Customers are essential for a business. Therefore, keeping the customer satisfied and happy is critical for you as a supplier. So, what does make a happy customer? Is it just about saying “yes” to all their requests? Although many salespeople seem to think that saying “yes” is the answer, the reality is quite different. Customers understand and accept “no” for an answer when they realize that they can have a better deal than “yes”.
Quite often, I have heard statements such as “we exceed our customers’ expectations” or “customer first” and I have seen that they are rather ineffective, and in some cases counterproductive, because they neither create true loyalty nor establish a respectful relationship. To me, such statements are just hollow marketing slogans that rarely serve the customer or the supplier’s business for that matter.
To make a happy customer, it does not take all that much, but there is a combination of areas that need to be covered properly.
Before even claiming that you will exceed the customer’s expectations, you need to identify and understand what the customer really wants and needs and why. To achieve this, there is this simple, yet highly effective technique that, unfortunately, many salespeople seem to ignore: LISTEN!
To me, listening is the easiest thing in the world: all you have to do is keep quiet and let the customer speak. Just moderate the conversation by asking a few relevant questions, and take notes! Another important part of listening is that it shows that you respect your customer’s knowledge of his business and of yours to some extent. Too many salespeople fail a sale because they annoy the buyer by pretending that they know everything better.
Another area that is critical to make the customer happy is to never any promise that you cannot keep. Saying yes and not delivering is probably the most effective way of destroying trust and credibility. Since they are already difficult to establish the first time, trying to gain them back is an even harder task. If in doubt, you do not have to say “no”, but tell the customer that you will do your due diligence and get back to him as soon as possible. Since this is a promise, do not forget to indeed do the thorough follow-up, unless you wish to lose your credibility. If you cannot promise this, then you must ask yourself if you really should be a businessperson at all.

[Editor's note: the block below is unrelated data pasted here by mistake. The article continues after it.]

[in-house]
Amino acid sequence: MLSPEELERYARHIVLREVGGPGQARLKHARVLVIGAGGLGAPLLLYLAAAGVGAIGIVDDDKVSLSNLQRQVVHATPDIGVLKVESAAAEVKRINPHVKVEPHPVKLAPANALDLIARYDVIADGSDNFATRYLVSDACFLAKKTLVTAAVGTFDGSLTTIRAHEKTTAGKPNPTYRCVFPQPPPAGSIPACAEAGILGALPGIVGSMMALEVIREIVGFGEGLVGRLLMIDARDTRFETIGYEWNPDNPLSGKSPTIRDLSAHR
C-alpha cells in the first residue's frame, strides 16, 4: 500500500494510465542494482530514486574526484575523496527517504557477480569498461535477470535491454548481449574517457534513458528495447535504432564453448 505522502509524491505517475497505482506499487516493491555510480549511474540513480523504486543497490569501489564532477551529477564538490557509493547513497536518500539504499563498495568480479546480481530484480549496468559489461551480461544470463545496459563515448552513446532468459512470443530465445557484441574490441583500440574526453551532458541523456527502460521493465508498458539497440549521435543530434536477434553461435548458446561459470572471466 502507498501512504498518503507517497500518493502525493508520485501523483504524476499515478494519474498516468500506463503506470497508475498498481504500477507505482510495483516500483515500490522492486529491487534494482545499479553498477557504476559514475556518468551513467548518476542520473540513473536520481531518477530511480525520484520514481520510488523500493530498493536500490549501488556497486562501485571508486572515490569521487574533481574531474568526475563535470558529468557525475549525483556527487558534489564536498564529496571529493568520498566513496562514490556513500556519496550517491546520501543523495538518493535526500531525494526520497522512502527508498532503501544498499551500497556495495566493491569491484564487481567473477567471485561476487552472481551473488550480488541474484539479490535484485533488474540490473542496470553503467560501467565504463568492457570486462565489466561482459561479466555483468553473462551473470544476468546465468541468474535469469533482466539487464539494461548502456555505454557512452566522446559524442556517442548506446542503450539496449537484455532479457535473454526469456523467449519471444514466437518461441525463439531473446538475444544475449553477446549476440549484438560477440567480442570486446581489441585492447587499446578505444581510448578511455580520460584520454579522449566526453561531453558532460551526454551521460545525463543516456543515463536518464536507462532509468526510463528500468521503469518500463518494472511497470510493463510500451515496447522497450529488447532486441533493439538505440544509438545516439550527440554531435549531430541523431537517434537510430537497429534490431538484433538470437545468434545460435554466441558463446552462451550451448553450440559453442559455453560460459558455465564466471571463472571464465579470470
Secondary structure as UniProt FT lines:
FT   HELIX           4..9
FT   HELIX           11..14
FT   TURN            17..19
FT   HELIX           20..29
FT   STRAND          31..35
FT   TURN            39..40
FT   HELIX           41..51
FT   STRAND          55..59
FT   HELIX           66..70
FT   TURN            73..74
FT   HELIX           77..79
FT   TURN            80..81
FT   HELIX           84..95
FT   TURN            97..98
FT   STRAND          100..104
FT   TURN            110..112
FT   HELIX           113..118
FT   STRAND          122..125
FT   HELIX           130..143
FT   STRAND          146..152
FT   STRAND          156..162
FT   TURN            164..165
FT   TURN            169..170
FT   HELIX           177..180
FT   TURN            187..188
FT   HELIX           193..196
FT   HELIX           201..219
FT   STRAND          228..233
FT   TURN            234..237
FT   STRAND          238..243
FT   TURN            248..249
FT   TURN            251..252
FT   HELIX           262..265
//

If you want to establish a long-term relationship, which is what everybody claims, you also must make sure that your service or product is actually adding value to your customer. By asking and listening, you will find out where the customer has a need for added value, and you must demonstrate clearly to him/her that you indeed can help him/her build a stronger business.
Also, never forget that solid relationships can last only if there is mutual respect. You must show this to your customer, and always negotiate in a give and take approach. The best way to earn respect is to be honest and tell the truth. Saying “yes” only works for a while until the day you disappoint the customer. In my sales career, the best compliment I have had came from Marks & Spencer. My contact there told me that what they liked about our company was that, unlike many of their other suppliers, we dared to say “no”, explain why and come with a workable solution. It sounds so simple, doesn’t it?
Last, but not least, always remember that the customer is the one who pays for your salary, so serve him well and in a way that also supports your business. You also must not forget that to have your salary paid, your business must be profitable, so do not forget to make the customer pay a fair price to you for all the great service you deliver him as listed above!
Copyright 2009 The Happy Future Group Consulting Ltd.